I used to work in a factory that depended on electricity and had its own diesel backup generator (Rolls Royce, none the less). This was religiously started and run up every month to prove it “worked”. It was an illuminating event when our insurance assessors decided that we needed to do a load test – The radiator burst, the exhaust fell to pieces and all the paint fell off the underside of the roof!

    Premier Icon grtdkad
    Subscriber

    “Load test”, yup that experience is not unusual!

    The analogy that is often referenced for back up kit is car ownership. If you use your car daily, you are pretty confident that it will start when you need it and it will be reliable. Compared to having a car, just in case you need to travel but parking it up on the drive until you’re big annual trip. Are you sure it’s going to start?
    …Battery? Fuel contamination? Seals and gaskets? Oil pressure?

    Much, much better to use the kit on load regularly (…and ideally get paid by Grid for one of their services ^^^).

    Premier Icon grtdkad
    Subscriber

    Ref

    change in speed. The generators adjust to demand by putting more power in

    Think of conventional power generation operating at a standard 3000rpm
    As well as pure kWs of power, the large conventional stations also have to provide ‘Mandatory Frequency Response’

    GB norm is 50Hz, which is satisfied at 3000rpm where 3000 / 60 (seconds) = 50 (Hz)

    So if GB demand increases beyond current plant output, system Frequency would drop momentarily below 50Hz, so the gens would run harder for a period, increasing output to equalise demand / generation again at 50Hz.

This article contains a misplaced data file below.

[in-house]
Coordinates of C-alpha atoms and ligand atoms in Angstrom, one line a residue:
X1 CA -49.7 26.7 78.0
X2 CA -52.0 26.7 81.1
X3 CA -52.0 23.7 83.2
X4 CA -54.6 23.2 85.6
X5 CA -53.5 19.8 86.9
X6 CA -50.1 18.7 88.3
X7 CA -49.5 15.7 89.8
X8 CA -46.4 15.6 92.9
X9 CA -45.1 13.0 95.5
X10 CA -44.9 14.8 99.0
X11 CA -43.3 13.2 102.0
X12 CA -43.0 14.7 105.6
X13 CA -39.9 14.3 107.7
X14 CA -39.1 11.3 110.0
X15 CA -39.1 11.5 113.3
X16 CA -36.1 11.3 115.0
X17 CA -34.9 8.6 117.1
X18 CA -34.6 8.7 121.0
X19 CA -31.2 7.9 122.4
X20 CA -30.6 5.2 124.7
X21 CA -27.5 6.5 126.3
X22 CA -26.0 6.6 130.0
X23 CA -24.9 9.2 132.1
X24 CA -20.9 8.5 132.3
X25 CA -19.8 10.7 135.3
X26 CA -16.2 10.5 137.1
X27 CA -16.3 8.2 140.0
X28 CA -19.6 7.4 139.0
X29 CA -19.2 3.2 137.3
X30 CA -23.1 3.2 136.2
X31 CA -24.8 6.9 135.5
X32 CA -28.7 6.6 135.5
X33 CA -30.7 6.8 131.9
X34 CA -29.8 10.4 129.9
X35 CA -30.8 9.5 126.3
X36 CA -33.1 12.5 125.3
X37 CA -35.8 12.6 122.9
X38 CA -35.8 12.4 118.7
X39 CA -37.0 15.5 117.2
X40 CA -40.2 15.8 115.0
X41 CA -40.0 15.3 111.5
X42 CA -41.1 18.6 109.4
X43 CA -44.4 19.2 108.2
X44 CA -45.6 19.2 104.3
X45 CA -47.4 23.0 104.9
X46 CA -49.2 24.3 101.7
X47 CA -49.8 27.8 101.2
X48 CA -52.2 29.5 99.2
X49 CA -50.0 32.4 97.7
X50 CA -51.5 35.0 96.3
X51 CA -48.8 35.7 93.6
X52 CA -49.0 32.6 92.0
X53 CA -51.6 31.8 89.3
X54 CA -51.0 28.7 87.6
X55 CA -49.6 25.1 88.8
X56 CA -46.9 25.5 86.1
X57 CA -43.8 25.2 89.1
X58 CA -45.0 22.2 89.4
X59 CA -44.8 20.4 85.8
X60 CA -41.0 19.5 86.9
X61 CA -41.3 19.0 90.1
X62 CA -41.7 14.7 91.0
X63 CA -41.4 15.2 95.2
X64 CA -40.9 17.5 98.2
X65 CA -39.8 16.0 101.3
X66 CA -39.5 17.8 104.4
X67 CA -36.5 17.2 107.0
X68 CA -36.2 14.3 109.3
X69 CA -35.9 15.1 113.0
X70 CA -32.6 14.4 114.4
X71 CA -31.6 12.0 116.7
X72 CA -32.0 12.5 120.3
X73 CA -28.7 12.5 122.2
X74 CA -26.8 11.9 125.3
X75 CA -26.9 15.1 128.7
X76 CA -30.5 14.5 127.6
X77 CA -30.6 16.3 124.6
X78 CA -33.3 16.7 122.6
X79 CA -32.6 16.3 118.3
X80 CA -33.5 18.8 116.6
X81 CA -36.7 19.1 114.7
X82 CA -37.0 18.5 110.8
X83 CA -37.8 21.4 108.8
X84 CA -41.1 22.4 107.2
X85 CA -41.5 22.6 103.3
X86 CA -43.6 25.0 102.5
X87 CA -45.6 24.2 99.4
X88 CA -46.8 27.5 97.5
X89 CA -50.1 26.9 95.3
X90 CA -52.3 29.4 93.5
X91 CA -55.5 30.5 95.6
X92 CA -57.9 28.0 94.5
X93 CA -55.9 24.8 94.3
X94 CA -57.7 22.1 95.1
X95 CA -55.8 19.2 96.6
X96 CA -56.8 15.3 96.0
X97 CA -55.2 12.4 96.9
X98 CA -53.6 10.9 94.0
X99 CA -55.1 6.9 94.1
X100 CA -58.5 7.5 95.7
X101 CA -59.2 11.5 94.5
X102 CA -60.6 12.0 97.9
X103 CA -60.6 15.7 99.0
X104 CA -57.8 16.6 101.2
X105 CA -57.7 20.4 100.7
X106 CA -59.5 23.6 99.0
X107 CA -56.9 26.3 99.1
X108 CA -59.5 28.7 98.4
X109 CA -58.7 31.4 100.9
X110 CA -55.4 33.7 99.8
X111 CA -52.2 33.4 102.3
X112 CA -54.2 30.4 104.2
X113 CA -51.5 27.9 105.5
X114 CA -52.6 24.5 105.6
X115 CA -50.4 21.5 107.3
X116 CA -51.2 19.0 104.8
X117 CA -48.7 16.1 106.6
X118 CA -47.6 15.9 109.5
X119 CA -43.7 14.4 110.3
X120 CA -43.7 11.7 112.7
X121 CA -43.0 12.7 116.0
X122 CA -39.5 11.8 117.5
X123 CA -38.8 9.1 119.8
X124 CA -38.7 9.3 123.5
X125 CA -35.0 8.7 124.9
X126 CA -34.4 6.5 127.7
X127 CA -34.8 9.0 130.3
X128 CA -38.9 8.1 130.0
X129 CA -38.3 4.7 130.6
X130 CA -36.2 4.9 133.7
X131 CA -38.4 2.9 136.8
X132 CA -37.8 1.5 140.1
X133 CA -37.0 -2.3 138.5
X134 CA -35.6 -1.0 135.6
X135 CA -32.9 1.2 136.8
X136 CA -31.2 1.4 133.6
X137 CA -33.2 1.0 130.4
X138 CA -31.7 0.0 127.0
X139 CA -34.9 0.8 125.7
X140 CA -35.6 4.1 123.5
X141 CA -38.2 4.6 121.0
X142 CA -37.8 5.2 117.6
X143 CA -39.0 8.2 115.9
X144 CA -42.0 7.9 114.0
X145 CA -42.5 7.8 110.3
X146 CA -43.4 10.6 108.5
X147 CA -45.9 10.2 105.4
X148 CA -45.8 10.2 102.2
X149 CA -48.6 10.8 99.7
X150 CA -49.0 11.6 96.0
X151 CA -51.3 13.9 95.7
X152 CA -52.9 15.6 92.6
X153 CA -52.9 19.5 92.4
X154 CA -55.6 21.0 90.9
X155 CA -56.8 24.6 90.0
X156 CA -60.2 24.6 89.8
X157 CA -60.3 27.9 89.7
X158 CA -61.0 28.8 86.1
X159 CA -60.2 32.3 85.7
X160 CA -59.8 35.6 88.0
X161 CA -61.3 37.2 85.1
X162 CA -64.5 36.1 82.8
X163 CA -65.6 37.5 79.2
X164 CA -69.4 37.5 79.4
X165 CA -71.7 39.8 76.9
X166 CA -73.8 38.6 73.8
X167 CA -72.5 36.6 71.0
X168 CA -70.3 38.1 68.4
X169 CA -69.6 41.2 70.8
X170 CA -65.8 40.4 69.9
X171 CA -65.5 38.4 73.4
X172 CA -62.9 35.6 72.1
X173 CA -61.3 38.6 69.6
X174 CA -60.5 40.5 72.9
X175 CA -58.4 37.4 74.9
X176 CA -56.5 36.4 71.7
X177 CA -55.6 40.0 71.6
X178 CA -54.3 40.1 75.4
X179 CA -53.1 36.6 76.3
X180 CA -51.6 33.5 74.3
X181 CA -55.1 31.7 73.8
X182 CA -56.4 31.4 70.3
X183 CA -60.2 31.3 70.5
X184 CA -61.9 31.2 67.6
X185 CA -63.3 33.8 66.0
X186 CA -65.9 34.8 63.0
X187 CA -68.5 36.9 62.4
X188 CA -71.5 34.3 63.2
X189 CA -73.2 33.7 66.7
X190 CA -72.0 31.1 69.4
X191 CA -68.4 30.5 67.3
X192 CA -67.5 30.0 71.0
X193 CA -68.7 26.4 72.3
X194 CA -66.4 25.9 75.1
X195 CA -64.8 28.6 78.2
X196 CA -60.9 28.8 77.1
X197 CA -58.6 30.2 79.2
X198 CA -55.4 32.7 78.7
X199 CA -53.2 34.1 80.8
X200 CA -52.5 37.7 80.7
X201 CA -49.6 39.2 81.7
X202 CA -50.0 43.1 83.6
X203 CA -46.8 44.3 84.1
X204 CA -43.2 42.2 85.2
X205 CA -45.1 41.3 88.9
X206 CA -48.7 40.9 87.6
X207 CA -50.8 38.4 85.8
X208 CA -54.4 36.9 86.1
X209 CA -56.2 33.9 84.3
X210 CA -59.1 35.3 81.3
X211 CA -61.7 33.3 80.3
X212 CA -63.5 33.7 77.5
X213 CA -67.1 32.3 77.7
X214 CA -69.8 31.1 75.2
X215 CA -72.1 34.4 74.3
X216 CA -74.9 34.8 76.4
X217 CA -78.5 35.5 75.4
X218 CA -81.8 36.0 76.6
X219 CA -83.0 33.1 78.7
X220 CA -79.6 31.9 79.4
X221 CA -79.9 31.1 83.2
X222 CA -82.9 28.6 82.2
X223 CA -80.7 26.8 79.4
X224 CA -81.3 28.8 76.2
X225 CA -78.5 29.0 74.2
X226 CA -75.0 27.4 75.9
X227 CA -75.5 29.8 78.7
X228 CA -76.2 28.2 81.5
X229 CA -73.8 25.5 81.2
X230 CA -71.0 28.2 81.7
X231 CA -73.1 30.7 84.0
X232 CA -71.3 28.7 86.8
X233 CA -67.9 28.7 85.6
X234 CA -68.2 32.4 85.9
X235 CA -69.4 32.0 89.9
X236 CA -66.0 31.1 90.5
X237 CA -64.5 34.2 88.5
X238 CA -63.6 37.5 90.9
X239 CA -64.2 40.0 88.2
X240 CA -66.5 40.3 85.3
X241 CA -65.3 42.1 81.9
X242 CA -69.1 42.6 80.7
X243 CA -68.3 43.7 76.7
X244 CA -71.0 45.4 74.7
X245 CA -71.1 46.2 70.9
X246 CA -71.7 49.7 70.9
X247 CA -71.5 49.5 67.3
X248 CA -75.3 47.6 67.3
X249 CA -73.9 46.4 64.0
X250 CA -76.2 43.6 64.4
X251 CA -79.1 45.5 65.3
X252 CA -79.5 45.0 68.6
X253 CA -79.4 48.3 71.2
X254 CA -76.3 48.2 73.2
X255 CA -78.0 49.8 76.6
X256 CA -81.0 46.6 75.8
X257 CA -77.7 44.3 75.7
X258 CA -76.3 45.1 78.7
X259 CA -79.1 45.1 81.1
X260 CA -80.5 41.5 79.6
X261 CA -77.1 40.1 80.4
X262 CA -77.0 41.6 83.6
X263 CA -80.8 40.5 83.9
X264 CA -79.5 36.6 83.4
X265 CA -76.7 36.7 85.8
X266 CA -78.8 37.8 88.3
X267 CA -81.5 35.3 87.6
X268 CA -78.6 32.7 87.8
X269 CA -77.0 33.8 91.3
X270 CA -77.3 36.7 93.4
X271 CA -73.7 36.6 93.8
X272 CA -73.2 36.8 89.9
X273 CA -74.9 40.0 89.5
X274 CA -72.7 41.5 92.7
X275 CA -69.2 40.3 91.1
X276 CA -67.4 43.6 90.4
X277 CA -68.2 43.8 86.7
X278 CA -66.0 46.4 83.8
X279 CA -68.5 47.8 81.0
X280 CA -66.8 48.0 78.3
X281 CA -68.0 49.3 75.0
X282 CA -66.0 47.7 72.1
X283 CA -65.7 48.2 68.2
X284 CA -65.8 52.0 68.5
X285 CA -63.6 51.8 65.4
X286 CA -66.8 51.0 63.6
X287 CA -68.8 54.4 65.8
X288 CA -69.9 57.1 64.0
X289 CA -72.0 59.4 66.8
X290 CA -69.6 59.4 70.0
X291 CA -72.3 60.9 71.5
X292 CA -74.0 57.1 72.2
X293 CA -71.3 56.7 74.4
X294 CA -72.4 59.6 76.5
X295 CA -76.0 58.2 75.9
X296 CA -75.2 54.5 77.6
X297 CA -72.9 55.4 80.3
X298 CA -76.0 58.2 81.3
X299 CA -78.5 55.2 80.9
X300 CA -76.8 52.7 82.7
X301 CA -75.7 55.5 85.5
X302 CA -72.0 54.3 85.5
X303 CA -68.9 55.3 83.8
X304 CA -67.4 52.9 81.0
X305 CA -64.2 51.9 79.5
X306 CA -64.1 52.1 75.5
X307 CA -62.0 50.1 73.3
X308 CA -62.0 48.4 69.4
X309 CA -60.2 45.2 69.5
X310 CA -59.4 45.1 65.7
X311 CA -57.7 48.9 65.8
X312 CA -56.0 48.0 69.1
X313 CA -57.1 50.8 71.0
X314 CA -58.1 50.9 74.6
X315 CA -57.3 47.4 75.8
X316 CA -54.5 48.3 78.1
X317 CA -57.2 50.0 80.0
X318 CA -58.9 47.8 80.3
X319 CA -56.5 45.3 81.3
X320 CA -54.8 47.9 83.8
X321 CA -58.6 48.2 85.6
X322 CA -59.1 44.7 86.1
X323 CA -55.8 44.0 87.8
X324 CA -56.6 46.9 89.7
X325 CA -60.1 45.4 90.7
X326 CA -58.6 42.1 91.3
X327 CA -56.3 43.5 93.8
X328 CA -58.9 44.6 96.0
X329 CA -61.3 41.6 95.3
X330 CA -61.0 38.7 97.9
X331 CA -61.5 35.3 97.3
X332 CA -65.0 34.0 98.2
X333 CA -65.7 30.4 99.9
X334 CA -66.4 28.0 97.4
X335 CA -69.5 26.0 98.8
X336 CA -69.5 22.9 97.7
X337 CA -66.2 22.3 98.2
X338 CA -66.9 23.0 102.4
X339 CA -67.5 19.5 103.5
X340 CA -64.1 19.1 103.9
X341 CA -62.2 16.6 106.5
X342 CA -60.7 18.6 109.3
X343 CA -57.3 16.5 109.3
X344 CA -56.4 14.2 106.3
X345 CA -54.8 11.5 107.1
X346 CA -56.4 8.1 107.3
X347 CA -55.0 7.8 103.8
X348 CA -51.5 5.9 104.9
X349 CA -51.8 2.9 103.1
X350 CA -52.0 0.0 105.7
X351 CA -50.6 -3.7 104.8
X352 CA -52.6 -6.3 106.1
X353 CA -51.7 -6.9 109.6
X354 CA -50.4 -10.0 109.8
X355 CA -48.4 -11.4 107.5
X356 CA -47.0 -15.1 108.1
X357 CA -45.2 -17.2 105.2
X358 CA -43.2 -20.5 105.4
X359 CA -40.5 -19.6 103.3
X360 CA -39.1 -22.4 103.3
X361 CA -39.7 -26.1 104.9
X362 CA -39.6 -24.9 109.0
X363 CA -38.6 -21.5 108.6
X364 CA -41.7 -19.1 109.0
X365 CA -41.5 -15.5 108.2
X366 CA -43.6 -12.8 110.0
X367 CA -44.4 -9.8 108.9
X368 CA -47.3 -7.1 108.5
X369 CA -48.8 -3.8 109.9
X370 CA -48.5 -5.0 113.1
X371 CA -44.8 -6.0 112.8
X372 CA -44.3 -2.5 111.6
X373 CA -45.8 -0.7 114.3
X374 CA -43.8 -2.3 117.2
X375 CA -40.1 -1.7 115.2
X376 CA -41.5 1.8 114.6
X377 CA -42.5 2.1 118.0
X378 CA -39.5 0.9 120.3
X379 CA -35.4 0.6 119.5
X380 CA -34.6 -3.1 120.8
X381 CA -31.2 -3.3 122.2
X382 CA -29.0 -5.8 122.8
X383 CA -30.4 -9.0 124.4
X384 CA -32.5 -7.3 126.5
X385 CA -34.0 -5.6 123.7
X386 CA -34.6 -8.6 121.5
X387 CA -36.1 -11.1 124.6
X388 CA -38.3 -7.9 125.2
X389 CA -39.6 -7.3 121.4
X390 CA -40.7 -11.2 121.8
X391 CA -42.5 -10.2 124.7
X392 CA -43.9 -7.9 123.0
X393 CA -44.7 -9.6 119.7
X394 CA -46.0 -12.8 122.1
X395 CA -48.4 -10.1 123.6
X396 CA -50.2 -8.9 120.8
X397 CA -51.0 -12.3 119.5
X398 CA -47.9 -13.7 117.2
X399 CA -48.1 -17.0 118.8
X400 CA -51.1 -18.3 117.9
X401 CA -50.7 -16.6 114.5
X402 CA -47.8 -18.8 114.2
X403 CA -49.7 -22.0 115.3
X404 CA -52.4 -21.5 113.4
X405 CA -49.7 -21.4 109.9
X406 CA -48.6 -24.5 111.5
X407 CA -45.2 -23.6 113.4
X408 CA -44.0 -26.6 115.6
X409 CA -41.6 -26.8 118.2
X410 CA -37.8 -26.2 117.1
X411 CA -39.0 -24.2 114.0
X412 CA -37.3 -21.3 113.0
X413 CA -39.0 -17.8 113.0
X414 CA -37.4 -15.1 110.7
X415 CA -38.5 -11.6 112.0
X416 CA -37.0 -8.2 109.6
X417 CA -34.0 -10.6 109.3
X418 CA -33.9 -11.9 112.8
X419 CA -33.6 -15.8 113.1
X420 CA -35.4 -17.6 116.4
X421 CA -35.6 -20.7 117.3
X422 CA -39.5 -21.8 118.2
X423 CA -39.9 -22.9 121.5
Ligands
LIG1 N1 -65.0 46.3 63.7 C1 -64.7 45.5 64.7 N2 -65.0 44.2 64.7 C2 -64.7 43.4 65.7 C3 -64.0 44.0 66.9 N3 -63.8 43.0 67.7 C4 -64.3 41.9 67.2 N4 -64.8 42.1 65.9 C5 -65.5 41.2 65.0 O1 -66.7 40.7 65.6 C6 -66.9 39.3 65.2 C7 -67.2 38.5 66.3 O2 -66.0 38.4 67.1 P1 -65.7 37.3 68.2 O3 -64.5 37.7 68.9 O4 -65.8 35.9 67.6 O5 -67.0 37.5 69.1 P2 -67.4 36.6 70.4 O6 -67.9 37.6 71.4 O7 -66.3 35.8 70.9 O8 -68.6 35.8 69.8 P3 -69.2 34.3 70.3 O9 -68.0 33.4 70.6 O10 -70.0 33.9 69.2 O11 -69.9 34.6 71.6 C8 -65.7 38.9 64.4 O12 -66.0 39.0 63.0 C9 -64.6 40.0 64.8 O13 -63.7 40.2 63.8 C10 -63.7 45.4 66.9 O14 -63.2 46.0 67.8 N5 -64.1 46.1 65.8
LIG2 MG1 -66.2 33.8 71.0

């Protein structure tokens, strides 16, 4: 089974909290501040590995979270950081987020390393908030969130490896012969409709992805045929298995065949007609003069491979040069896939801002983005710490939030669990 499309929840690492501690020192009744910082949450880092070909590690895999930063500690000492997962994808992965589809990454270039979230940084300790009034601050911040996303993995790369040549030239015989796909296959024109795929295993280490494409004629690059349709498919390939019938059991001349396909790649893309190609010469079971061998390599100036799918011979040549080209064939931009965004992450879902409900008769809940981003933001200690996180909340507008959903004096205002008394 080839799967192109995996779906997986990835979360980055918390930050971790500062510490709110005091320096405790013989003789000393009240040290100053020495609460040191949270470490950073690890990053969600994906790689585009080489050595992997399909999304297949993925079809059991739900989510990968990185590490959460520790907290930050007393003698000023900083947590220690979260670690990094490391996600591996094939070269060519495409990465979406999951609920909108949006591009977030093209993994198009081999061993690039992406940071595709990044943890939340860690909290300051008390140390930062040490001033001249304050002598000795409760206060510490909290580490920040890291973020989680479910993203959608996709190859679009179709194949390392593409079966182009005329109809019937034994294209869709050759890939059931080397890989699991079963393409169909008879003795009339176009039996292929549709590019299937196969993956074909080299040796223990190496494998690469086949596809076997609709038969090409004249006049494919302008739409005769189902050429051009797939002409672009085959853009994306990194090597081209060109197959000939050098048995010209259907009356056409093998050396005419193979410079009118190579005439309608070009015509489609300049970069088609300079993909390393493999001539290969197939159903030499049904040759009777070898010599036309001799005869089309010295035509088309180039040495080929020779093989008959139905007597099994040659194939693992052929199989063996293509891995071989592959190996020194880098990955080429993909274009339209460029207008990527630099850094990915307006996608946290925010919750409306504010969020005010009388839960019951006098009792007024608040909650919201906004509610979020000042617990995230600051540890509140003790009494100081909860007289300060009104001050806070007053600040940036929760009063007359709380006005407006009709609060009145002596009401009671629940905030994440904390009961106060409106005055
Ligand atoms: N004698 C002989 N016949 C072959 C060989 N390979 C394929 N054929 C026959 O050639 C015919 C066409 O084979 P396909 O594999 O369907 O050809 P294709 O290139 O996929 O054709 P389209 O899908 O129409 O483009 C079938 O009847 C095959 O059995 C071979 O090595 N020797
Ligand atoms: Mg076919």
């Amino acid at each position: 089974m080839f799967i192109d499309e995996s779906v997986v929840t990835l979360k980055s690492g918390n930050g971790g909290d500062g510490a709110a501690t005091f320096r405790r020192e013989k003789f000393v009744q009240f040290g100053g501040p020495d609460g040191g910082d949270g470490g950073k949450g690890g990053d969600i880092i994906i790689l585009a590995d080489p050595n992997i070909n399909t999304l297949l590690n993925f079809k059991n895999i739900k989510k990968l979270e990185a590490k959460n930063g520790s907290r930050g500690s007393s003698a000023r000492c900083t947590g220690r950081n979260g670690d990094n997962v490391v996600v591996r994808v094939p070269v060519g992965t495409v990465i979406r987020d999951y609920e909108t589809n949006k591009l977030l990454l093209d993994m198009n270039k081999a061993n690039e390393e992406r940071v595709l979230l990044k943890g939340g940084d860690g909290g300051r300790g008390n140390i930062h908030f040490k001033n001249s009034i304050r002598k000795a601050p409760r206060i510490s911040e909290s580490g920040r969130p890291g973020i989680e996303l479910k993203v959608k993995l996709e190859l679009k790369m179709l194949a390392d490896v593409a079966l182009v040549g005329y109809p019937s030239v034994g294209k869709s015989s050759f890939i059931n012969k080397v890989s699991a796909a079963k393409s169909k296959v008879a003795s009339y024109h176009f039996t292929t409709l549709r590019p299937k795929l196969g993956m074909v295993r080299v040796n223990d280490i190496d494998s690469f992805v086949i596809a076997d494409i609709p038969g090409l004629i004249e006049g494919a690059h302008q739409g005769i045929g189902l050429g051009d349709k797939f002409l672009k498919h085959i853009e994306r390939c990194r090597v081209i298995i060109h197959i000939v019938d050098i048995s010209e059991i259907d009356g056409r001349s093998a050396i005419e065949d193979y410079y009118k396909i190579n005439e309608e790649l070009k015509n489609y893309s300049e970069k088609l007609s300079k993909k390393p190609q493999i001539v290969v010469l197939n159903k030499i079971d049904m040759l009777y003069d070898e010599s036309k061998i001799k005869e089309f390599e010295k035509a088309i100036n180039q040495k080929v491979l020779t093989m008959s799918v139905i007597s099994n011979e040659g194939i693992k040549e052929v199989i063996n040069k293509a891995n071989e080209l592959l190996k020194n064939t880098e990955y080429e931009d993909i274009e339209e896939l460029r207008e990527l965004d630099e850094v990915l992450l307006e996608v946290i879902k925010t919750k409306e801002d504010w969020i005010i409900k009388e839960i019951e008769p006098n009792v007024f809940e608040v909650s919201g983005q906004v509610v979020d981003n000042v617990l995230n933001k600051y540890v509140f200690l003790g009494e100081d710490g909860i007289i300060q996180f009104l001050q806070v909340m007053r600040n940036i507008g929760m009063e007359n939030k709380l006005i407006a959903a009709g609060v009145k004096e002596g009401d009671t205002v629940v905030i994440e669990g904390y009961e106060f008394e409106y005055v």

…and visa, versa: Demand drops, Frequency will spike up, generator output needs to be pulled back.

    Happens continuously all day every day.

    But with much less conventional thermal generation in the summer fuel mix (on high renewable days like Friday), there’s not as much available to provide Frequency Response or their natural inertia.

    So we have seen new solutions developed to fill that service gap. With new Frequency markets and new technologies bidding in and satisfyingly the requirements. Hence the rapid development of commercial scale battery storage schemes in the last few years – up to 50MW assets; but as Grid (and the consumer) have benefited from lower Frequency market prices, a good number of battery developers have got cold feet and put projects on hold.

    Electricity trilemma:
    Cheap. Reliable. Green.
    Choose two…

    The Railway gets its feed from DNO “grid sites”. We star feed off these, with strategic gaps on our HV network to separate grid sites.  This stops us running them in parallel unless we are doing switching when we have to check for synchronicity and sometimes get permission to close our gap.  We then move our gap to another HV breaker on our network keeping parallel time to a minimum.  The Grid sites sync is important as if we get it wrong huge currents can flow causing all manner of tripping/outages and interviews without tea and biscuits.

    Sitting at each of our subs stations on our HV network (33kv/22kv/11kv) are auxiliary transformers that supply signalling equipment, normally one on each side of the sub station HV feeders and some sites also have an area board feed as well as an emergency back up.